The Transmission Problem – Mould exists as airbourne spores that waft in the air until they find a nice, damp resting spot where they can really settle in and take hold. And what many people do not realise is that they may actually be helping mould do just that on a daily basis.

Mould spores can lurk in used kitchen sponges, vacuum cleaner bags and in the insides of air conditioners and humidifiers and so unless these things are kept clean and in good shape then every time they are used they could be spreading mould spores around your home faster and more efficiently than the pesky particles could ever manage to do on their own!

Make sure that you change kitchen sponges and vacuum cleaner bags on a regular basis and clean the filters on any fans, air conditioners or humidifiers in your home. If mould has already taken hold in any of these appliances clean it off with a solution of water and white vinegar and consider replacing the filter altogether.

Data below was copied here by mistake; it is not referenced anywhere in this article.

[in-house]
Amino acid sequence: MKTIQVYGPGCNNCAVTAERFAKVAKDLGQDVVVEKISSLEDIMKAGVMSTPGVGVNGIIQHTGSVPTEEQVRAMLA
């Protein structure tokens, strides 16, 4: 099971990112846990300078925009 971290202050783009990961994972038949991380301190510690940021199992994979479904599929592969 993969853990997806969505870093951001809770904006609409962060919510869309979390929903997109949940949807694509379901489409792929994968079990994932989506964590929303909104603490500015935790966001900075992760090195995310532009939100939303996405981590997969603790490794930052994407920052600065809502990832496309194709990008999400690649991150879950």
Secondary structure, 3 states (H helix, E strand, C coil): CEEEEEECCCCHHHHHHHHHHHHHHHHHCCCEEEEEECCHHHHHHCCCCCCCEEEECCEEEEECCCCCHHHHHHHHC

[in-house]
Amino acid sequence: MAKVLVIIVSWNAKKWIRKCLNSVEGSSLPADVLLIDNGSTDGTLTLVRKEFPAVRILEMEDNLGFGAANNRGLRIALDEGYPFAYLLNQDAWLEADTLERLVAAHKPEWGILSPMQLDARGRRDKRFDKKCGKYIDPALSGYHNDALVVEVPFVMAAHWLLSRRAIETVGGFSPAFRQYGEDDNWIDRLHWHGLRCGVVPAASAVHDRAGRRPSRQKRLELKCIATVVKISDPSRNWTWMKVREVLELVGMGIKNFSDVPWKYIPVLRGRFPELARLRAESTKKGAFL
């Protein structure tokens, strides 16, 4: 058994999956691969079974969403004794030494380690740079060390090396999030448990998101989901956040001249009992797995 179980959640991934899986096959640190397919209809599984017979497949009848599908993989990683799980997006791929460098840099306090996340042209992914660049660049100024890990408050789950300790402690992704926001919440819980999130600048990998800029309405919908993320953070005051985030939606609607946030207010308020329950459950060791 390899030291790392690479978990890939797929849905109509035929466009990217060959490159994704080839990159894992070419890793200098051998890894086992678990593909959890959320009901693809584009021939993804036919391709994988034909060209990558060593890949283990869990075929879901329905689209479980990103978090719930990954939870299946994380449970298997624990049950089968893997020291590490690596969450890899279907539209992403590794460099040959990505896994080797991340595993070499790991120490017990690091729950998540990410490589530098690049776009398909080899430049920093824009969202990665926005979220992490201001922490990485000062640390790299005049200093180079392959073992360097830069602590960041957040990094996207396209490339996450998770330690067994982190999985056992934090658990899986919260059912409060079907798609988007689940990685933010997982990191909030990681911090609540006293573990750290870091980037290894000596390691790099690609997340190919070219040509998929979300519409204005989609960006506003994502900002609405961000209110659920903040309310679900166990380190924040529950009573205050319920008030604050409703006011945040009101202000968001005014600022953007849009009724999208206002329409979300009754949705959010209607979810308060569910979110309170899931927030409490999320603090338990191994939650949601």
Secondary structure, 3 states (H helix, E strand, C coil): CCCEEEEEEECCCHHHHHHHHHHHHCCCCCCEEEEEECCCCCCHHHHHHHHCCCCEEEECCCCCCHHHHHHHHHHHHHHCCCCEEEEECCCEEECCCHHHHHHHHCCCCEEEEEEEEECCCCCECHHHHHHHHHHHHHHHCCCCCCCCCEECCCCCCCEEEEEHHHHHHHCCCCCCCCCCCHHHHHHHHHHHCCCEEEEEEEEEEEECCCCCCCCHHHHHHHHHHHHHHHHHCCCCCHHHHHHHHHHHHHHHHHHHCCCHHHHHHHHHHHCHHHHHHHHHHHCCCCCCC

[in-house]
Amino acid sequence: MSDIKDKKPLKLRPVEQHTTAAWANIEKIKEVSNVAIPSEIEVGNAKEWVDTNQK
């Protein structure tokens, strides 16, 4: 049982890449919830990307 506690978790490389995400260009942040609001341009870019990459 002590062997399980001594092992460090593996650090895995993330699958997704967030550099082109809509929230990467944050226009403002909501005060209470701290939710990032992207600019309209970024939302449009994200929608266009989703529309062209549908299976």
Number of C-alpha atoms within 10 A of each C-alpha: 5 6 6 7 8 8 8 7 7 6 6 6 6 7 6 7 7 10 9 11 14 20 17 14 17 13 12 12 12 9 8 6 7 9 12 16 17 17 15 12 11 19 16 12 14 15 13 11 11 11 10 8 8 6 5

Faulty Flooring

Often, unfortunately, homeowners are actually walking on the mould they can’t quite track down. The underside of carpeting, the carpet padding itself, tile and even hardwood flooring are all susceptible to mould if they are exposed to even a small amount of moisture that is allowed to sit for even a short time.

How ‘big’ a fix a flooring mould problem is varies greatly and it really is best to consult a professional, as often the mould has permeated the joists that surround it and if left to its own devices can actually undermine the structure of the floor – and conversely the home – itself.

Wall Woes

Have you ever walked into a room and smelled mould but not actually been able to see any anywhere? In these cases all too often there is mould present but it is lurking behind the walls, especially drywall, where it can be smelled but not seen.

Treating this kind of mould is not really a job for anyone but a mould remediation specialist. Once the mould has been located the repairs and remediations can be quite complicated to complete efficiently and safely so should never be considered a DIY job.